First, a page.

Philippe—a Canada native who’s lived and studied in Montreal, Paris and Holland—believes that good ideas emerge from the act of creating and doing. Before his own success, he worked with acclaimed British designer Tom Dixon, an experience that would prove transformative. Today, he creates conceptual designs that balance finesse, functionality and a fondness for risk. His work has drawn clients like Hem, Ace Hotel, Izé, Roll & Hill, Umbra Shift and Established & Sons.
After earning a degree in architecture, Chicago native Felicia transplanted to Milan where she worked with design luminaries Antonio Citterio and Piero Lissoni. She currently works as Director of Graduate Studies in Industrial Design at University of Illinois at Chicago, and produces work under her brand, fferrone.
His design strategy also draws from his lifelong passions for mathematics, philosophy and world religion. As the son of Nigerian emigrants to the United States, and a resident of the US, Archibong has lived and worked in Los Angeles, Singapore and Switzerland. His work respects and acknowledges the rich cultural traditions from which he comes from and the places he has experienced over his lifetime.
Joe’s diverse portfolio ranges from furniture to technology, jewelry to toys, architecture and more. His ability to work across disciplines, and belief that design should play a larger role in innovation and problem solving, has positioned him one of the most wanted designers in the world. In 2014, Joe was hailed as “a living blueprint for the 21st century designer” by Forbes magazine.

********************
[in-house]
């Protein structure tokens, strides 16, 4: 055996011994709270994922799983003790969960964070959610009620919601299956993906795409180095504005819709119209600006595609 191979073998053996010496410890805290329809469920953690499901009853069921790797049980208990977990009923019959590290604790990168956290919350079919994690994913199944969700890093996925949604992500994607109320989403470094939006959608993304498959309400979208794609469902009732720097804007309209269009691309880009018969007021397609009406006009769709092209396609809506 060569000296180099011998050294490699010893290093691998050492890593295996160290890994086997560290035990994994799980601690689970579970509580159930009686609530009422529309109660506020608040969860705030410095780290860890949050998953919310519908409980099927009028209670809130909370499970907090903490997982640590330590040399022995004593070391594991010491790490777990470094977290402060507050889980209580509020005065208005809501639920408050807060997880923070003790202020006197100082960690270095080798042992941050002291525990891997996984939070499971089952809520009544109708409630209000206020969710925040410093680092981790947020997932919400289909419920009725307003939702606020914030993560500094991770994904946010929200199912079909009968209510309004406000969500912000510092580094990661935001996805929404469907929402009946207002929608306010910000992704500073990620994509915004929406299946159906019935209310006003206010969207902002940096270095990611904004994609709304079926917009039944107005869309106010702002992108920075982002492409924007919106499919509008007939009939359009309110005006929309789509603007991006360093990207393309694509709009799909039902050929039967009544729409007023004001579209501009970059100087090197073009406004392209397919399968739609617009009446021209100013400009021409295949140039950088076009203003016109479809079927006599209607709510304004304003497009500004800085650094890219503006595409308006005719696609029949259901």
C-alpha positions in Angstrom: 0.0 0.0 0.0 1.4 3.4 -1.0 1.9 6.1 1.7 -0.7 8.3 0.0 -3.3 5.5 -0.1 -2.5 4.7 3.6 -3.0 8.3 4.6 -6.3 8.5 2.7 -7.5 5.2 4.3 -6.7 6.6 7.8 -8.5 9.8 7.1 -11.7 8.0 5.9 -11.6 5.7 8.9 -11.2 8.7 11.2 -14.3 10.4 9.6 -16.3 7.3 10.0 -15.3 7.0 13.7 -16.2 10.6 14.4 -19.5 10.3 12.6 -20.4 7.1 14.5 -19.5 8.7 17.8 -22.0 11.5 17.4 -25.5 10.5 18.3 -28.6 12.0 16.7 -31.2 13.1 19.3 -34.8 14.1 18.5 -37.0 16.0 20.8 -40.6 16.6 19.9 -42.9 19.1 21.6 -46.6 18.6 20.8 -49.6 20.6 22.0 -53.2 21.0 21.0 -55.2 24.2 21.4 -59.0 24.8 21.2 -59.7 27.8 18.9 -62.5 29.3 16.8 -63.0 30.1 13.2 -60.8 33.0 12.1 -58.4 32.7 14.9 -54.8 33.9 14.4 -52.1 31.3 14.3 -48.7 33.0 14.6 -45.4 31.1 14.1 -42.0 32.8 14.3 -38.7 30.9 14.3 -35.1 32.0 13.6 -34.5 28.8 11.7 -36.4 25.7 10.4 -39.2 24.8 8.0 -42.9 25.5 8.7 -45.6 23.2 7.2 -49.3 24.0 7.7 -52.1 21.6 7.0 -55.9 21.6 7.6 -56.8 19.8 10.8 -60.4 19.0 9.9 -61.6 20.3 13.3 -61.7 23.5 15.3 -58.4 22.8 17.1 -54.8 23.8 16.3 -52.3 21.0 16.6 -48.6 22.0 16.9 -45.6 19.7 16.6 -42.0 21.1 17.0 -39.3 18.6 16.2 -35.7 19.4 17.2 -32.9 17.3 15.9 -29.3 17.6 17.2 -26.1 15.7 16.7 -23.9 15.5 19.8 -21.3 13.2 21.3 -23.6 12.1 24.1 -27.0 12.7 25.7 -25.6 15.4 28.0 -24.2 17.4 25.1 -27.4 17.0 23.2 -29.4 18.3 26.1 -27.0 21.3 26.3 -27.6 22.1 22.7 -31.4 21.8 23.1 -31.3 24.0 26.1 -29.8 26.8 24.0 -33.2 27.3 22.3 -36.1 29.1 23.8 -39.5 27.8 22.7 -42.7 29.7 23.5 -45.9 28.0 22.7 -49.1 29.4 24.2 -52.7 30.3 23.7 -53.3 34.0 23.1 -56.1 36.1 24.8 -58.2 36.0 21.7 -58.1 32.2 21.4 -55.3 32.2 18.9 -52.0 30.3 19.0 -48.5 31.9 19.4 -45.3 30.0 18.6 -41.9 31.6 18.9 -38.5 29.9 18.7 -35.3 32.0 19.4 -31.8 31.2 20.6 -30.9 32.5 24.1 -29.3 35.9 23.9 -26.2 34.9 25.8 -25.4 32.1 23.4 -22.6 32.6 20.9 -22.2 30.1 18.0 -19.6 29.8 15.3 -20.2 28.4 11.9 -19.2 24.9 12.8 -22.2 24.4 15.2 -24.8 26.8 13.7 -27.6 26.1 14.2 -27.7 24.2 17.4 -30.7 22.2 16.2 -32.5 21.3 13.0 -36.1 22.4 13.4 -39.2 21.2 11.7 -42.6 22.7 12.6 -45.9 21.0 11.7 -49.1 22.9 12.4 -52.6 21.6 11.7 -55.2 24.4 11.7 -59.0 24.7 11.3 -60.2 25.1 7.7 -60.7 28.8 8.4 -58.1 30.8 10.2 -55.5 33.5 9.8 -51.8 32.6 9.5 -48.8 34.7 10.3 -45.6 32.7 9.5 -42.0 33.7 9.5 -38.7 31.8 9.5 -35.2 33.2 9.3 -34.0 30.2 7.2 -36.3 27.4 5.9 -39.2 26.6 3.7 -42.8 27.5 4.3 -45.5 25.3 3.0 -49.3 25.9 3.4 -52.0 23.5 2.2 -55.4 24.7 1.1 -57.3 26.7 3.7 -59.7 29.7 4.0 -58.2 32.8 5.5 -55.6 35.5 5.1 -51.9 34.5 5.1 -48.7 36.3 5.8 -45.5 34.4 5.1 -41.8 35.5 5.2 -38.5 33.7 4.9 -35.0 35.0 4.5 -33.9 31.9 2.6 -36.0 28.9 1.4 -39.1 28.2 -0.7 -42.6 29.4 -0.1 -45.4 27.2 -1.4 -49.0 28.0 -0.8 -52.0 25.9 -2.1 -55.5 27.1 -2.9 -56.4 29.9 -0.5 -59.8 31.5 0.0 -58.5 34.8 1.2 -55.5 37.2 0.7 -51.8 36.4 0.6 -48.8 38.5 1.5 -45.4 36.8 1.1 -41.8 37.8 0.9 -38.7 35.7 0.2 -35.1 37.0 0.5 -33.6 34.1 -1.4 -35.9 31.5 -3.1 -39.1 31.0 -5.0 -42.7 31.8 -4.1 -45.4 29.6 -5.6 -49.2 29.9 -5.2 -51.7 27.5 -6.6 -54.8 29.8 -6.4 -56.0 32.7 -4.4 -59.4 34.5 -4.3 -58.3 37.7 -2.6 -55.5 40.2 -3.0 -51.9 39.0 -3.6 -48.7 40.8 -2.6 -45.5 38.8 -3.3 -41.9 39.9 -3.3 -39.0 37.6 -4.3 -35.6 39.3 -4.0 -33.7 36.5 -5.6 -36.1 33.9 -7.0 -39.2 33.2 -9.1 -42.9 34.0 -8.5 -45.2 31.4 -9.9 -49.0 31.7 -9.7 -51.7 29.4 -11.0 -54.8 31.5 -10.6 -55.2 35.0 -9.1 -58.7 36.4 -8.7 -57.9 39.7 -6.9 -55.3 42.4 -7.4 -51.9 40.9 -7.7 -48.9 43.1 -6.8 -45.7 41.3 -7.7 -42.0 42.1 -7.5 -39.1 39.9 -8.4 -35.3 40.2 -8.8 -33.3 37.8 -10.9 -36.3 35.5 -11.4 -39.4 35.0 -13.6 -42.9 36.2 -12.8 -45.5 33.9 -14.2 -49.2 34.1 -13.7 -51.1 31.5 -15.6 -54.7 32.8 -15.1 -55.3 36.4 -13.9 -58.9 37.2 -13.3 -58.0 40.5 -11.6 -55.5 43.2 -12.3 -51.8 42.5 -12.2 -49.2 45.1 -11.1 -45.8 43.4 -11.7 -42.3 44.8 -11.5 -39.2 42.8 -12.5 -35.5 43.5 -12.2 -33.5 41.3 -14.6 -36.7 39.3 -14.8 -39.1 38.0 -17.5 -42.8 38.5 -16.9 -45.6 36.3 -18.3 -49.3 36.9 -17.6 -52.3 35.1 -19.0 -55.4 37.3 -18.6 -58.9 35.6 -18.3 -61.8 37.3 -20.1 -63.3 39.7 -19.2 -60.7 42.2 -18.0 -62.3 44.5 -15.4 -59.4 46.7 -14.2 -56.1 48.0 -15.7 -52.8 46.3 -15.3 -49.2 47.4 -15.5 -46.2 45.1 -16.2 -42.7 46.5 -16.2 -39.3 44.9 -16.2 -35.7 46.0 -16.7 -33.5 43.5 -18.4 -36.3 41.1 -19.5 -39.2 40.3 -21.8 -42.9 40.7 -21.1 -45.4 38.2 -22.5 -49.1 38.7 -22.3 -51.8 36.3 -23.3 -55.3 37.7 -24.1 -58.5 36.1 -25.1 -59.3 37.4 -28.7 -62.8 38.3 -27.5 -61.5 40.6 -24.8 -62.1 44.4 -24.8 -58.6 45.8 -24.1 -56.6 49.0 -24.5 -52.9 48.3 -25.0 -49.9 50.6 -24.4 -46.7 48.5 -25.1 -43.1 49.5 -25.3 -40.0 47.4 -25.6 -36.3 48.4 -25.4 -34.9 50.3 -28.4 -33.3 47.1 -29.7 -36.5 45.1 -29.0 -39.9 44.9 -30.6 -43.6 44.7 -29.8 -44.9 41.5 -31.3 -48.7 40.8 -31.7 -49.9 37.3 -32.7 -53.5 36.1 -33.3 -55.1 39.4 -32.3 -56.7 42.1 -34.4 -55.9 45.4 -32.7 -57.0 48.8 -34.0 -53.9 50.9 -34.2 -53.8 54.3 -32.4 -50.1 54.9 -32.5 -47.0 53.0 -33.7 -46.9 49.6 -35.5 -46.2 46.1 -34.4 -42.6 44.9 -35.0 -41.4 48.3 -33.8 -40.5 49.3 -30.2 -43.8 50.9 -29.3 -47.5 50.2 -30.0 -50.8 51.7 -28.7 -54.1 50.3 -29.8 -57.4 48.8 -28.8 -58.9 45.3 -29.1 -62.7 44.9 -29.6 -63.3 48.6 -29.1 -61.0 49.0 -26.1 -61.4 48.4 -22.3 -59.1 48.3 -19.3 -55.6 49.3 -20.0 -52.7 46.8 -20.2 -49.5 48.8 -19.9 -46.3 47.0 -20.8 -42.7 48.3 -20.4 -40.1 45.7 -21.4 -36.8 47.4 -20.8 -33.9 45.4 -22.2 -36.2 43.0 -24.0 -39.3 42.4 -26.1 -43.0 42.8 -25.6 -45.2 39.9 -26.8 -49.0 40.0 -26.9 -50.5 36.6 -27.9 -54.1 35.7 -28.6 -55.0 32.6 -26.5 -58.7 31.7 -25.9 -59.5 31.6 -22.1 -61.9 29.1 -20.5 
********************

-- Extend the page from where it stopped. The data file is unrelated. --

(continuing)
As the designers behind Fort Standard—a multidisciplinary design studio known for its warm, contemporary aesthetic— this proves consistent. Since 2011, the pair, friends from their days as students at Pratt, have masterminded welcoming store build-outs for brands like Warby Parker, Fjällräven, and Harry’s Corner Shop; all the while, their trivets, candle holders and versatile range of furniture have found success internationally.
Though Sebastian—once a student of the Royal College of Art—got his start producing objects for himself, one of his first projects out of school earned him early success (and landed a place at New York’s Museum of Modern Art). Buoyed by that achievement, he founded his studio shortly thereafter; since then, his work has soared. The designer’s portfolio is filled with everything from playful housewares to functional cookware, encompassing frying pans, corkscrews, kettles, tabletop items, lighting and more. International clients, spanning a range of fields, include Tefal, MUJI, Habitat, De Beers, Moulinex, Vitra and Swarovski.
I think my work is rather eclectic and varied. I like that each project is totally different from all the others and that each design is a new challenge and a new way of working. Not getting stuck on one style. I like Scandinavian design, Japanese design and Swiss architecture and am influenced by many different camps. But I don't want to categorize myself in any one of them. It's like with music: I like in each style of music, different artists.